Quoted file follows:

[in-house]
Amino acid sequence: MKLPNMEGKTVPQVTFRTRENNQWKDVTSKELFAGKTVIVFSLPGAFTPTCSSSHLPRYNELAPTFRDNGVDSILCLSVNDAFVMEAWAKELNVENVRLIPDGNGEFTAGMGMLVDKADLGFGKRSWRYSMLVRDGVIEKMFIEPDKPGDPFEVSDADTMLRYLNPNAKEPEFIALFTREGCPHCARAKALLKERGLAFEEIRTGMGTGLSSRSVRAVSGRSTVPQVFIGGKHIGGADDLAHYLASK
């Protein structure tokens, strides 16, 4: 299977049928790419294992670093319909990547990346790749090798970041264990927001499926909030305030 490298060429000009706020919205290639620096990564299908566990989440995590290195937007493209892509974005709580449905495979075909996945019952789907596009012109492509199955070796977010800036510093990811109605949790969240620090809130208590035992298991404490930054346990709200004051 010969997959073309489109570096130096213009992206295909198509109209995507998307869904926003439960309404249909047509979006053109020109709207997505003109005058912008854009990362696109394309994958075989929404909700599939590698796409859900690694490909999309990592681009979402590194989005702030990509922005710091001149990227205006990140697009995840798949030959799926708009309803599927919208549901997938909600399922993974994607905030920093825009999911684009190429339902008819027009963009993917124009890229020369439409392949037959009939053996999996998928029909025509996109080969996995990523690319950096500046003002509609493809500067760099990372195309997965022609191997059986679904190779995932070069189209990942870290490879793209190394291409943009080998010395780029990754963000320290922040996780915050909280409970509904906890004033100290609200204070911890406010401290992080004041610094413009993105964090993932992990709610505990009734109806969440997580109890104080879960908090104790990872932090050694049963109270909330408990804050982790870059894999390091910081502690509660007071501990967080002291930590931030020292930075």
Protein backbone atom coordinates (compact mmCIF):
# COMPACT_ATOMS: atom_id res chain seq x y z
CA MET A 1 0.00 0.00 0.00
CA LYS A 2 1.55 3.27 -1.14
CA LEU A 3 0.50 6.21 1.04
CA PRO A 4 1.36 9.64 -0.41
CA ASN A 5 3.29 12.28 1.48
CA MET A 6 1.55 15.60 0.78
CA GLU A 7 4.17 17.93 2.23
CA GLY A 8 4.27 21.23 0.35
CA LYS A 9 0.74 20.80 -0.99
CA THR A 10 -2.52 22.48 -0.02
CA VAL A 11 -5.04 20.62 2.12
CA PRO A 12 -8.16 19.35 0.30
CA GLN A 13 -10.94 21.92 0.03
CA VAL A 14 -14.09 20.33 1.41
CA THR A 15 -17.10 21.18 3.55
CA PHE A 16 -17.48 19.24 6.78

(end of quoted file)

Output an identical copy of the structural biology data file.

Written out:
[in-house]
Amino acid sequence: MKLPNMEGKTVPQVTFRTRENNQWKDVTSKELFAGKTVIVFSLPGAFTPTCSSSHLPRYNELAPTFRDNGVDSILCLSVNDAFVMEAWAKELNVENVRLIPDGNGEFTAGMGMLVDKADLGFGKRSWRYSMLVRDGVIEKMFIEPDKPGDPFEVSDADTMLRYLNPNAKEPEFIALFTREGCPHCARAKALLKERGLAFEEIRTGMGTGLSSRSVRAVSGRSTVPQVFIGGKHIGGADDLAHYLASK
């Protein structure tokens, strides 16, 4: 299977049928790419294992670093319909990547990346790749090798970041264990927001499926909030305030 490298060429000009706020919205290639620096990564299908566990989440995590290195937007493209892509974005709580449905495979075909996945019952789907596009012109492509199955070796977010800036510093990811109605949790969240620090809130208590035992298991404490930054346990709200004051 010969997959073309489109570096130096213009992206295909198509109209995507998307869904926003439960309404249909047509979006053109020109709207997505003109005058912008854009990362696109394309994958075989929404909700599939590698796409859900690694490909999309990592681009979402590194989005702030990509922005710091001149990227205006990140697009995840798949030959799926708009309803599927919208549901997938909600399922993974994607905030920093825009999911684009190429339902008819027009963009993917124009890229020369439409392949037959009939053996999996998928029909025509996109080969996995990523690319950096500046003002509609493809500067760099990372195309997965022609191997059986679904190779995932070069189209990942870290490879793209190394291409943009080998010395780029990754963000320290922040996780915050909280409970509904906890004033100290609200204070911890406010401290992080004041610094413009993105964090993932992990709610505990009734109806969440997580109890104080879960908090104790990872932090050694049963109270909330408990804050982790870059894999390091910081502690509660007071501990967080002291930590931030020292930075």
Protein backbone atom coordinates (compact mmCIF):
# COMPACT_ATOMS: atom_id res chain seq x y z
CA MET A 1 0.00 0.00 0.00
CA LYS A 2 1.55 3.27 -1.14
CA LEU A 3 0.50 6.21 1.04
CA PRO A 4 1.36 9.64 -0.41
CA ASN A 5 3.29 12.28 1.48
CA MET A 6 1.55 15.60 0.78
CA GLU A 7 4.17 17.93 2.23
CA GLY A 8 4.27 21.23 0.35
CA LYS A 9 0.74 20.80 -0.99
CA THR A 10 -2.52 22.48 -0.02
CA VAL A 11 -5.04 20.62 2.12
CA PRO A 12 -8.16 19.35 0.30
CA GLN A 13 -10.94 21.92 0.03
CA VAL A 14 -14.09 20.33 1.41
CA THR A 15 -17.10 21.18 3.55
CA PHE A 16 -17.48 19.24 6.78